Third-party apps such as Instacart have long served grocery customers. With their popularity, grocers want in — and software companies are happy to create white-label solutions for them.
As a result, Instacart is getting into the business of developing apps for grocery retailers. Instacart acquired Unata, a Canadian company that offers a platform for grocers and their customers to interact digitally, for example.
But not all grocers are taking advantage of apps — or other omnichannel features. In fact, consumers gave grocery retailers an average score of 30.2 out of 100 for omnichannel satisfaction, according to the PYMNTS Omni Usage Index. Apps, however, can help grocers expand their omnichannel efforts — and raise customer satisfaction. As grocers design their apps, here are five consumer preferences that they should keep in mind.
— One-fifth of large-format store customers said it was most important to receive discounts on an app. The old method of consumer retail savings is meeting the new in Target’s shopping app, Cartwheel, for example. The app includes the capability to support manufacturers’ digital coupons. Part of Cartwheel’s functionality is a digital update of the analog method of couponing. From the app, consumers can clip digital coupons that, in some cases, are the same ones found in the local newspaper.
— Just under one in 10 — or 9 percent — of large-format store customers said it was most important to compare prices on an app. Walmart, for example has Savings Catcher, a price matching program. It allows consumers to get the difference between the Walmart price and the lower price of a competitor on an eGift card. Essentially, the program works like a rebate. The news comes as a third-party app, Basket, allows consumers to crowdsource price comparisons. “Basket removes the blindfold from shoppers to allow them to compare prices of products at local stores, specifically grocery and every day purchases,” the app’s cofounder, Andy Ellwood, wrote. “Simply open Basket and share what is on your shopping list and then Basket will do the rest, crunching millions of local prices for your favorite grocery and everyday products at the stores you love.”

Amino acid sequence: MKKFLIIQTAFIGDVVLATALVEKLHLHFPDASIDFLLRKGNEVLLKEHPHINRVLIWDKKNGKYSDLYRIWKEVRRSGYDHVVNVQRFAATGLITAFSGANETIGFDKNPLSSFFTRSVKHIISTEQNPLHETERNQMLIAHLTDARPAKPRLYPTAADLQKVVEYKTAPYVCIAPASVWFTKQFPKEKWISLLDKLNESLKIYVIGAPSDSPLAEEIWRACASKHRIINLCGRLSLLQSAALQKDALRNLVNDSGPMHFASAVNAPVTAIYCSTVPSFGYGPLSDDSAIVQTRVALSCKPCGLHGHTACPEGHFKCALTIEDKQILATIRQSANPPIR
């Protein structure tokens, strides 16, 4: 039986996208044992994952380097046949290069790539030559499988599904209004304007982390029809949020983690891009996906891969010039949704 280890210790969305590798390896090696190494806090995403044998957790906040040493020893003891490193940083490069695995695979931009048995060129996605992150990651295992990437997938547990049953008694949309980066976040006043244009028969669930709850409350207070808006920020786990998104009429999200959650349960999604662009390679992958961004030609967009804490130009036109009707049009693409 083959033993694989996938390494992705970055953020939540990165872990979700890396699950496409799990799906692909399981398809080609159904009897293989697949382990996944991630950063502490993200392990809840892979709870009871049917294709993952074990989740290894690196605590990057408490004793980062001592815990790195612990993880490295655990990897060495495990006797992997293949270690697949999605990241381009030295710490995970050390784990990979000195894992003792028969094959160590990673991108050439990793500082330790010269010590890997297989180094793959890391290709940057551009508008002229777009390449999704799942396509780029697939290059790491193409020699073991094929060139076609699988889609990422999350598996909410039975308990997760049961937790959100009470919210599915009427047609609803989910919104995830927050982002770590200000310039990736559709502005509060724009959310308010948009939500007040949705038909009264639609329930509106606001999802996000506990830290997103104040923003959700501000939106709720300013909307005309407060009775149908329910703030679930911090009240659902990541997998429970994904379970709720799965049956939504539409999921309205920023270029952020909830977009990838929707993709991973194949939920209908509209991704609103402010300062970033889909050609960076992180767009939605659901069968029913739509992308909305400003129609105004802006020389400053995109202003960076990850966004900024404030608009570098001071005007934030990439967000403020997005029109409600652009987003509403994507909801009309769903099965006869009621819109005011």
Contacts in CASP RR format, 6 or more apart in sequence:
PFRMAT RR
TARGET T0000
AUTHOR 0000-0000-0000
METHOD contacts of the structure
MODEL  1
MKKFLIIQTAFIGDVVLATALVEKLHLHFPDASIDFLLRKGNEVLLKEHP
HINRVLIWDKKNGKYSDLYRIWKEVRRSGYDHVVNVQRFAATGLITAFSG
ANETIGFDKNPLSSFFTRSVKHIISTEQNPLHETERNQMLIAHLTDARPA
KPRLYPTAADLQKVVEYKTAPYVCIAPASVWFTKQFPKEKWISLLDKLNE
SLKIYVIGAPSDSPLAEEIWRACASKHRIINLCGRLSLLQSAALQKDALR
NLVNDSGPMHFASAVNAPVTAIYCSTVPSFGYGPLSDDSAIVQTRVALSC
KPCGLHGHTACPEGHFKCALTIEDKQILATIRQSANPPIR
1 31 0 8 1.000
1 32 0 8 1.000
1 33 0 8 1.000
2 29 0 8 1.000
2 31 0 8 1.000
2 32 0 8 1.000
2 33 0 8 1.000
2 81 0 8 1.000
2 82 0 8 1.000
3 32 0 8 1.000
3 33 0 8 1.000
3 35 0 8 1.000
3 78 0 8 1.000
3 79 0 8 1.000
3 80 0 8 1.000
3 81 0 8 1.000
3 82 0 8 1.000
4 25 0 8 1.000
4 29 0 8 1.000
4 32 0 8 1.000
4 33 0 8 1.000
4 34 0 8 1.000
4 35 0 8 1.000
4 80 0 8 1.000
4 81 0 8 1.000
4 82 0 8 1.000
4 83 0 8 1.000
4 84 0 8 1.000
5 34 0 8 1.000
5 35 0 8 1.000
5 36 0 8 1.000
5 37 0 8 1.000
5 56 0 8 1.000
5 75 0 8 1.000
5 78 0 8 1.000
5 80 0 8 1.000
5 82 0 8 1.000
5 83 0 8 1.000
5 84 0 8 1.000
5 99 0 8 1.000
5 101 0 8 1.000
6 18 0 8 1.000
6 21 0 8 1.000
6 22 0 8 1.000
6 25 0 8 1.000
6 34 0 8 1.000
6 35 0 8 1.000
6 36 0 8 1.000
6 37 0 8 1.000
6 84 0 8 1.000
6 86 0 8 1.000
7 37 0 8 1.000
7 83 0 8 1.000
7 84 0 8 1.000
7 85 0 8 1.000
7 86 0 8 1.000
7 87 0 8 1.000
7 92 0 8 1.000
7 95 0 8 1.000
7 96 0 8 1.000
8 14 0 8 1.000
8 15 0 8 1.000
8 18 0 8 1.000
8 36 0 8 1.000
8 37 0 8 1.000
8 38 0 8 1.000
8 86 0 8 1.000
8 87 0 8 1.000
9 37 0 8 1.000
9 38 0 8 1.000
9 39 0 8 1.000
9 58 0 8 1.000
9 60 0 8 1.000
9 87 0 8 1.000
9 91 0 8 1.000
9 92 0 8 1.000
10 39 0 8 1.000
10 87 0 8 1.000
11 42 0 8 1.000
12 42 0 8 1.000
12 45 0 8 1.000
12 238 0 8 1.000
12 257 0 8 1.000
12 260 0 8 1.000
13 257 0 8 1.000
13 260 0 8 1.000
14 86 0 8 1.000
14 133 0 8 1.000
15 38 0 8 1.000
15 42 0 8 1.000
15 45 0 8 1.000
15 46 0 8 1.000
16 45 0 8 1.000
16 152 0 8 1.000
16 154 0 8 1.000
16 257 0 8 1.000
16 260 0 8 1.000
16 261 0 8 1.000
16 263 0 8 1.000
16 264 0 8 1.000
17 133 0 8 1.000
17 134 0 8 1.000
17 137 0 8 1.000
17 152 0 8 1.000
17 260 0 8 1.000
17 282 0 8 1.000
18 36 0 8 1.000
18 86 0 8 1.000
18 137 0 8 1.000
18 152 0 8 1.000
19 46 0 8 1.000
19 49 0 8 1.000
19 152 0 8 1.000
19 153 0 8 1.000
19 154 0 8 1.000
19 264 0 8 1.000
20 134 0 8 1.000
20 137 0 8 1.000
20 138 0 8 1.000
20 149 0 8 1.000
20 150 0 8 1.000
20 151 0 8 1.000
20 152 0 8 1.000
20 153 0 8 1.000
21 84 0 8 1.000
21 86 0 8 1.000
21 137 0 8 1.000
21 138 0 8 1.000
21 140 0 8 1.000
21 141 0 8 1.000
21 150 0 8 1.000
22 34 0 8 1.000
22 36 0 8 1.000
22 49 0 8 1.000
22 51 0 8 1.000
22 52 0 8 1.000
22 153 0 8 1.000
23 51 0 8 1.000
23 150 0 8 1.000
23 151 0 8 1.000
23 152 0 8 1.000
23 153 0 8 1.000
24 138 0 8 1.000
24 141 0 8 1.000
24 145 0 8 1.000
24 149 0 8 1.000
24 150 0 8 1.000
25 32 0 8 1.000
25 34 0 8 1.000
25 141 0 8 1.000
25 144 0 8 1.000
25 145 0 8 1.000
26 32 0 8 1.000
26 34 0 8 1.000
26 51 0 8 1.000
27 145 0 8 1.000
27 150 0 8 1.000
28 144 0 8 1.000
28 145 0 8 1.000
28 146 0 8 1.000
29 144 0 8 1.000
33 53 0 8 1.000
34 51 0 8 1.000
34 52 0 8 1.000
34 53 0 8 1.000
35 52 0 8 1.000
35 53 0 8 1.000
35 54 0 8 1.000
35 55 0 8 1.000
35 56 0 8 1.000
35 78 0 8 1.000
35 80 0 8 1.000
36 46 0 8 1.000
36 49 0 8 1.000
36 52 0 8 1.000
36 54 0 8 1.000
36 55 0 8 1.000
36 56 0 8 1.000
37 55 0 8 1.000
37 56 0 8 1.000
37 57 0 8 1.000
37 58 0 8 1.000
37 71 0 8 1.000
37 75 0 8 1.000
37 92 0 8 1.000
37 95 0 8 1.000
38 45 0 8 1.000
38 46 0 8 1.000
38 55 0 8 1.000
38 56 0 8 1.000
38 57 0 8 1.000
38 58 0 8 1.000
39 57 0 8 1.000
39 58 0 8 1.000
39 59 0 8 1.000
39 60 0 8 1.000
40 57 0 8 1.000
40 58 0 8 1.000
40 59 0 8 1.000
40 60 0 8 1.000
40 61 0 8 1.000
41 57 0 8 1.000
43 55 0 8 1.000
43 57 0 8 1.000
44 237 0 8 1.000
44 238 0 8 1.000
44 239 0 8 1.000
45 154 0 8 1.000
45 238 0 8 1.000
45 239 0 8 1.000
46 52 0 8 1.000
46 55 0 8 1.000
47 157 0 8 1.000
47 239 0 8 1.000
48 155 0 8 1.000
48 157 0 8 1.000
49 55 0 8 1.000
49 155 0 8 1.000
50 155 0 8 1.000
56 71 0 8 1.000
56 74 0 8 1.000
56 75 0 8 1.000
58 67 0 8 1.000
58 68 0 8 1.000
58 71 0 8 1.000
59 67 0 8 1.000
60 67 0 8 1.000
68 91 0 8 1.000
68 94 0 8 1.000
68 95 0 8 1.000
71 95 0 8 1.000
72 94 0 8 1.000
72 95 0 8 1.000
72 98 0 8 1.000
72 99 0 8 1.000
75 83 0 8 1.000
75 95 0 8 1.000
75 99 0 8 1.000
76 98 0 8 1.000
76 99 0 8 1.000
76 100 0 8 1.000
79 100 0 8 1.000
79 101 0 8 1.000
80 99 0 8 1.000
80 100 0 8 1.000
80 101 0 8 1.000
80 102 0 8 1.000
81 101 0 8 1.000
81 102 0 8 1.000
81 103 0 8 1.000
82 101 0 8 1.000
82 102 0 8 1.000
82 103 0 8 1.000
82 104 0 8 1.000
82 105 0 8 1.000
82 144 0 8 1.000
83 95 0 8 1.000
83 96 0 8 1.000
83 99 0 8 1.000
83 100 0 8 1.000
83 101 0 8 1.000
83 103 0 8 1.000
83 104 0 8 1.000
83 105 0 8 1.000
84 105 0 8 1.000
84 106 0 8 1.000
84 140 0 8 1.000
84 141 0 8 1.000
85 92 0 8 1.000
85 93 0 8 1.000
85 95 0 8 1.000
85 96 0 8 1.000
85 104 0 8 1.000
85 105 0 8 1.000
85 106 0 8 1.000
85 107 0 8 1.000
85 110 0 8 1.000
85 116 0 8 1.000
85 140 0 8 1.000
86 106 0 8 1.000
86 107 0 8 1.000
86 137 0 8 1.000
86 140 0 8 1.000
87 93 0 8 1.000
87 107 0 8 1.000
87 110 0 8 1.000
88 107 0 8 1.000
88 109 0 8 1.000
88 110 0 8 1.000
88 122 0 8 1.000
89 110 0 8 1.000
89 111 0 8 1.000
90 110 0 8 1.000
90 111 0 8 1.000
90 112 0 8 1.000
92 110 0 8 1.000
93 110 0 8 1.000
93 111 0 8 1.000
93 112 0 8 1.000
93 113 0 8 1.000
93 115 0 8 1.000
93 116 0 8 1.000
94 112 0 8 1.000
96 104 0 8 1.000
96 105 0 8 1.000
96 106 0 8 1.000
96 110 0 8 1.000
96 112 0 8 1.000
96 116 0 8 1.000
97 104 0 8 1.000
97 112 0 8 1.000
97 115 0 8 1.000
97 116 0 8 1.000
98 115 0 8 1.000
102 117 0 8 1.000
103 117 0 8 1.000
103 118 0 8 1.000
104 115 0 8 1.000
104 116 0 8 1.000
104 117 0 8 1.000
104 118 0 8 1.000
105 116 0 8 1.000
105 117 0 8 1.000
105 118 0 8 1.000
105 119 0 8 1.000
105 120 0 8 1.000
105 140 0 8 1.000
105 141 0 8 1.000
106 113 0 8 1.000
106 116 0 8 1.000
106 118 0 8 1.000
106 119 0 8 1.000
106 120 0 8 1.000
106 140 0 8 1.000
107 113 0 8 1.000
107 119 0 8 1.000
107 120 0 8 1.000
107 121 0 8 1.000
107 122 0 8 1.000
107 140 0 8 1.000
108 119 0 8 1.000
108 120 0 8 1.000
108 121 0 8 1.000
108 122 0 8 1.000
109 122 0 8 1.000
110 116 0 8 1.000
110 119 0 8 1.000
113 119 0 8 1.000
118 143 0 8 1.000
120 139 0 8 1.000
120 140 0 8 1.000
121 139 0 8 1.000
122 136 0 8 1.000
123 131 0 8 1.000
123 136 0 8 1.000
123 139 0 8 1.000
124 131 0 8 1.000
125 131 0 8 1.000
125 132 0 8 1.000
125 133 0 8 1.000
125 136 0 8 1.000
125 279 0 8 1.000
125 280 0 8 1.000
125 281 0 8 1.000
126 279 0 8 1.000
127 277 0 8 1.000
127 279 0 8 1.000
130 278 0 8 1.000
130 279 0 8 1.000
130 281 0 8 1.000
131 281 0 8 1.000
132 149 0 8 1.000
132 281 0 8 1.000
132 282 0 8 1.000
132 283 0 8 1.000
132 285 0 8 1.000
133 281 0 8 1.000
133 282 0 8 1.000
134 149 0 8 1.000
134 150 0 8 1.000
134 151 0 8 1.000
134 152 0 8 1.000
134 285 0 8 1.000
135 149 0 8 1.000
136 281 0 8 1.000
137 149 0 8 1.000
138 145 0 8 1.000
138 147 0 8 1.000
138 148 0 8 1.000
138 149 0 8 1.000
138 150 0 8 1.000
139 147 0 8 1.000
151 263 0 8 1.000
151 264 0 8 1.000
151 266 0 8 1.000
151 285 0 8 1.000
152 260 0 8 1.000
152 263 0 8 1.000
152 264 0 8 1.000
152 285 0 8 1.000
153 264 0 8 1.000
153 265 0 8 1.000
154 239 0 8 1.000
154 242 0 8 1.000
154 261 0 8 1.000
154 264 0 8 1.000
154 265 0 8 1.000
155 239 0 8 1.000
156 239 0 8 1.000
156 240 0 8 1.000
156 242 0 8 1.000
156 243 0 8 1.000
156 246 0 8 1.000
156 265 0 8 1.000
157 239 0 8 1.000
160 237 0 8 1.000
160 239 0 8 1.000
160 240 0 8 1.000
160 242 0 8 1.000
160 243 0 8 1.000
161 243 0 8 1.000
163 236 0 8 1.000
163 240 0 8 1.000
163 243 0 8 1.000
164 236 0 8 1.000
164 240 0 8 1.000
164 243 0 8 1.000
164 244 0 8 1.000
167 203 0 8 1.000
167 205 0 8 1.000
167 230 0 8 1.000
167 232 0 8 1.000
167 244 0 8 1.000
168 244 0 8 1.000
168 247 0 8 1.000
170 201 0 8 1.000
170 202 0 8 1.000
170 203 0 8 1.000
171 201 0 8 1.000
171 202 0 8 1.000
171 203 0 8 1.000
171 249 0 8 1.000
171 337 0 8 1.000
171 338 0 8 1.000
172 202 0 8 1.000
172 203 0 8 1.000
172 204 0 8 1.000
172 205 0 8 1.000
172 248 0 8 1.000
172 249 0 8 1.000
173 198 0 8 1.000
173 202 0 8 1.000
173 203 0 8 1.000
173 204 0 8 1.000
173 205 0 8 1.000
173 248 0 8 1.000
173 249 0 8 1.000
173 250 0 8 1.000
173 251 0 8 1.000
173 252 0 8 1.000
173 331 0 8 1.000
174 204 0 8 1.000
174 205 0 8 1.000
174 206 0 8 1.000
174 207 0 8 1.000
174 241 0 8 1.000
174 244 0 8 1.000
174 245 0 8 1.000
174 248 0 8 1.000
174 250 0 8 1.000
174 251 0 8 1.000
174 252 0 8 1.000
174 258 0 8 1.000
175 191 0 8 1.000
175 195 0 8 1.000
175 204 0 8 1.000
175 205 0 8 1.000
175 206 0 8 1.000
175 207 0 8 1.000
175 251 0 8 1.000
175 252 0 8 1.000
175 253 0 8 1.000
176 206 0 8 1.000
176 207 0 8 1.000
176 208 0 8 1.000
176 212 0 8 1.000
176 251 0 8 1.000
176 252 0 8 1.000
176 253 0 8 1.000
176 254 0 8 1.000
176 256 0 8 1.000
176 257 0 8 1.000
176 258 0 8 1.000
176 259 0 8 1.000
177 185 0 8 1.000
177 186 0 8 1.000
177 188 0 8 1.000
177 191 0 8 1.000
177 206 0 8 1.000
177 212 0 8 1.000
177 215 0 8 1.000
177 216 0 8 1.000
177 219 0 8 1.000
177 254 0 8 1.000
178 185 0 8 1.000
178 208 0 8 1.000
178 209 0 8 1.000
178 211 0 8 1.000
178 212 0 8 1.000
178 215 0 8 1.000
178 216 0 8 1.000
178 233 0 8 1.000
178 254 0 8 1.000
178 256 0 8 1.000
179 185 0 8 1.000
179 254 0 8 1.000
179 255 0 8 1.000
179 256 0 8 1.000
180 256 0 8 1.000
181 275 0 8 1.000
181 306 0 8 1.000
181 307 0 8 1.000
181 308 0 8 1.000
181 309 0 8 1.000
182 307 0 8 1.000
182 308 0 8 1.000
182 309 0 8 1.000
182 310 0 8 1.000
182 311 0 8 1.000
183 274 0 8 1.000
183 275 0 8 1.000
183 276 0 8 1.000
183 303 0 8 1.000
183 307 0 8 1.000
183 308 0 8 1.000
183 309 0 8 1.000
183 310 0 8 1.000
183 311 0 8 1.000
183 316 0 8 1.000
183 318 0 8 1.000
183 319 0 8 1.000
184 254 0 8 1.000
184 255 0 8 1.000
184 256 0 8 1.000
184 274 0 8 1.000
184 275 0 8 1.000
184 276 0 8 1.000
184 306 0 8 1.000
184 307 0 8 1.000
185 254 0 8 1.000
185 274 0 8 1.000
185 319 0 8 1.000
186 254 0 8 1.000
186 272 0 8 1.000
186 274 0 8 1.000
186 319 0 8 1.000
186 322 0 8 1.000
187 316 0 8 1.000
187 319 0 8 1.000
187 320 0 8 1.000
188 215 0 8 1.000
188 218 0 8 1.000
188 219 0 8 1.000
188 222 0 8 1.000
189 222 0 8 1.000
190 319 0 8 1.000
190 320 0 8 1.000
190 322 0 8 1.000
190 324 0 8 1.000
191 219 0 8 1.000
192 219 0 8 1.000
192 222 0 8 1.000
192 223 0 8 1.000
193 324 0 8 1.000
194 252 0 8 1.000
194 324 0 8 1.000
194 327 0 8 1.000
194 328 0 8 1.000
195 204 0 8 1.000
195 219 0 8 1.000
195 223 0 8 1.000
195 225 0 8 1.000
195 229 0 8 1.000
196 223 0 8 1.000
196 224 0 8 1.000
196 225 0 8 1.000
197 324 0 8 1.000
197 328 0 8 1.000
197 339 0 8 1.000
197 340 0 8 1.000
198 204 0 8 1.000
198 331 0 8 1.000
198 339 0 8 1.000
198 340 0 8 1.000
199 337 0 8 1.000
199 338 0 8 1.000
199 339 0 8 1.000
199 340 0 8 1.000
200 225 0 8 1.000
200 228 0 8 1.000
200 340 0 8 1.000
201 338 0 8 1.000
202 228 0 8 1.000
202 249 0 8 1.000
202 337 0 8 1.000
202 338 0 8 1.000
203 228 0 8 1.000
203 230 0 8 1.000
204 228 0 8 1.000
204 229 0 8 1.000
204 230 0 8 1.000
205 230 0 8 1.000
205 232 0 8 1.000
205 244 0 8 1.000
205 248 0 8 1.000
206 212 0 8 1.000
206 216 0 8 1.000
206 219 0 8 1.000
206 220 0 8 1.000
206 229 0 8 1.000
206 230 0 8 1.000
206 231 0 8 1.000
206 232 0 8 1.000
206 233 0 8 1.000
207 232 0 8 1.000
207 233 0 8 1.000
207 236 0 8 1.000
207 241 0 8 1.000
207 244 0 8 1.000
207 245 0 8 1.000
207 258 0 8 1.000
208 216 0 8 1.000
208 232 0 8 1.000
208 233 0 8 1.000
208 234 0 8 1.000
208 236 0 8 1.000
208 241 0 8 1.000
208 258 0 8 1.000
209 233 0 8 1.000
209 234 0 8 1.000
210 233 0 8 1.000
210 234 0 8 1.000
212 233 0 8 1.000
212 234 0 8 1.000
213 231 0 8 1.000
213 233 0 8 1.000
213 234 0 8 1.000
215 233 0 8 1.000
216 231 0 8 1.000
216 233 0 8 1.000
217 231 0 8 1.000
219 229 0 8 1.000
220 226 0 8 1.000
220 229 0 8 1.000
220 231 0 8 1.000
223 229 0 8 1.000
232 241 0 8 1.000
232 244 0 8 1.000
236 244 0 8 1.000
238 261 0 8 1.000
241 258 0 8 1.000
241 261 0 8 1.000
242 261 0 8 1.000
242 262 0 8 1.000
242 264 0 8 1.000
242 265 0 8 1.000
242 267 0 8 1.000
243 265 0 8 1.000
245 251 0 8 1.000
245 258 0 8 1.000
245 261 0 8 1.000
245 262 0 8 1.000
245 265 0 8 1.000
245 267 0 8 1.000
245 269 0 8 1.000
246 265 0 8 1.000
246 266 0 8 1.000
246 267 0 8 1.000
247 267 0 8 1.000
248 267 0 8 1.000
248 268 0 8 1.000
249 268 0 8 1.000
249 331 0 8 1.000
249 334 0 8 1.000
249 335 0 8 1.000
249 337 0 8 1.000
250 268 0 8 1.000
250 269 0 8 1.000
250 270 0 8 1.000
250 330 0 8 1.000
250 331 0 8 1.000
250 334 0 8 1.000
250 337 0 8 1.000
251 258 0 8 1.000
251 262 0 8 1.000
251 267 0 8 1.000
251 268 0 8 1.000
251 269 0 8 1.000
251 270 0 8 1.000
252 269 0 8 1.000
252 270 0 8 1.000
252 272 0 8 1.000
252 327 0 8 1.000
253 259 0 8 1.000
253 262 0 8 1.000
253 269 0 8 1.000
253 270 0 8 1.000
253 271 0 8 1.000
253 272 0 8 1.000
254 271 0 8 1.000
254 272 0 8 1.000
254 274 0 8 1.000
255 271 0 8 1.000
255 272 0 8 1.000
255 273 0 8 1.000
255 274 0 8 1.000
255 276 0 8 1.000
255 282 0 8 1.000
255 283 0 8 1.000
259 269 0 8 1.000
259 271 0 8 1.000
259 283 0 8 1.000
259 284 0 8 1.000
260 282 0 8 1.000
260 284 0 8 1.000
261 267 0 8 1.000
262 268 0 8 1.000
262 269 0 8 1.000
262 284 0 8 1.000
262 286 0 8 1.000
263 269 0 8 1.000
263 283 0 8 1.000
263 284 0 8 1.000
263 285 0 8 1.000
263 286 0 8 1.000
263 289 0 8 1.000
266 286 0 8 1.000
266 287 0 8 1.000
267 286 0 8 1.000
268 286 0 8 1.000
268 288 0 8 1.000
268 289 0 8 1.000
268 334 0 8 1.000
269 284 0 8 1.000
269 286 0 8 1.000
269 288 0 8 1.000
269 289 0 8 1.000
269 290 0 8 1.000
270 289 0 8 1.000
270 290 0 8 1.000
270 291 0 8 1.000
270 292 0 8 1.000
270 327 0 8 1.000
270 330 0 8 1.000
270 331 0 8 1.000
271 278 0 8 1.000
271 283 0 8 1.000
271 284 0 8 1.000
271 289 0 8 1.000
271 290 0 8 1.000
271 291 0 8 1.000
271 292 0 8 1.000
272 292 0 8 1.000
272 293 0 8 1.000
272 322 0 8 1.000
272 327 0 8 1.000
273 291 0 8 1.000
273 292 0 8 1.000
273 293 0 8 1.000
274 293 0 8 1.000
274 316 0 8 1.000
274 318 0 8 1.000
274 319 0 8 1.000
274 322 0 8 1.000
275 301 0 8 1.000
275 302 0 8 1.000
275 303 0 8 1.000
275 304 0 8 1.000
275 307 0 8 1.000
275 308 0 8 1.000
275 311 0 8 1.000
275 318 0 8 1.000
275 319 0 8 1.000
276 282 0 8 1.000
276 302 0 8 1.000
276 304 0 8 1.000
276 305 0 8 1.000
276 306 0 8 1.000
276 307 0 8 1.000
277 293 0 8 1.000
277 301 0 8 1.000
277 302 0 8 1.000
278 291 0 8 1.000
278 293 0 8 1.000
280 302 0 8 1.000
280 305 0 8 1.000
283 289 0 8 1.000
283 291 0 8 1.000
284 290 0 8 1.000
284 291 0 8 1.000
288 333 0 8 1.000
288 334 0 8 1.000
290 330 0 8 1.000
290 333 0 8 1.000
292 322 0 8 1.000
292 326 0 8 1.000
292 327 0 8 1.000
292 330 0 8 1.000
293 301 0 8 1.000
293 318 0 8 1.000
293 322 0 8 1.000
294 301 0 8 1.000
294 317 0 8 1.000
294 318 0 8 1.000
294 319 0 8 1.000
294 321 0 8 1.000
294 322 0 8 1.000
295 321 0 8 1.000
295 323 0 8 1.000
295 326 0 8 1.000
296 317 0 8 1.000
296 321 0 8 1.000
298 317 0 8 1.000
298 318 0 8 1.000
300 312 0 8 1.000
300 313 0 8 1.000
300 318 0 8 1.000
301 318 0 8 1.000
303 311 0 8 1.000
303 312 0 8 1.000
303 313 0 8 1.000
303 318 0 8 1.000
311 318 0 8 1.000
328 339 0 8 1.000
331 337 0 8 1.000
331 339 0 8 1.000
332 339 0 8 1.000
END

— Five percent of large-format store customers said it was most important to buy products on an app. Of course, customers of retailers such as Albertsons can use Instacart to buy groceries and have them delivered. Instacart’s delivery service would be available in more than 1,800 Albertsons locations around the country, the grocer said when it launched a partnership with Instacart in 2017. “Instacart’s extensive delivery network combined with Albertsons Companies’ existing home delivery services and established, robust eCommerce offering creates a fantastic customer proposition,” Shane Sampson, Albertsons Companies’ chief marketing and merchandising officer, said of the service. “Customers can shop how, when and where they choose, with the convenient option of quick delivery straight to their doorsteps.”
— Just under 5 percent of large-format store customers said it was most important to purchase in store on an app. Walmart, for example, has a “Scan and Go” Program. The app allows customers to both shop and check out from their phones. The feature was well-received by customers after it launched in January. “We’ve had a lot of positive feedback,” a store manager told a newspaper in Florida. “Customers can go through the store quickly, they can bag their products the way that they want it, they can take it up front and there’s one scan — swipe their card or pay cash and they’re out the door.”
— Only 2 percent of large-format store customers said it was most important to find products in store on an app. In a push to make its in-store customer shopping experience easier in the face of growing eCommerce options, Walmart’s app offers store maps and shopping list builders. The store assistant feature allows consumers to build shopping lists and find items when they walk into the retailer’s brick-and-mortar locations. In addition, maps of all the retailer’s 4,700 U.S. stores will be available through the app in the future.
Following news of his company’s acquisition, Instacart’s CEO Apoorva Mehta said the deal “represents a landmark win for retailers, who will benefit from Instacart’s scale, Unata’s highly configurable technology and the deep grocery industry integrations this acquisition will enable.” And, as companies like Unata provide the platform, grocers can bring mobile technology into their stories as part of their omnichannel strategies.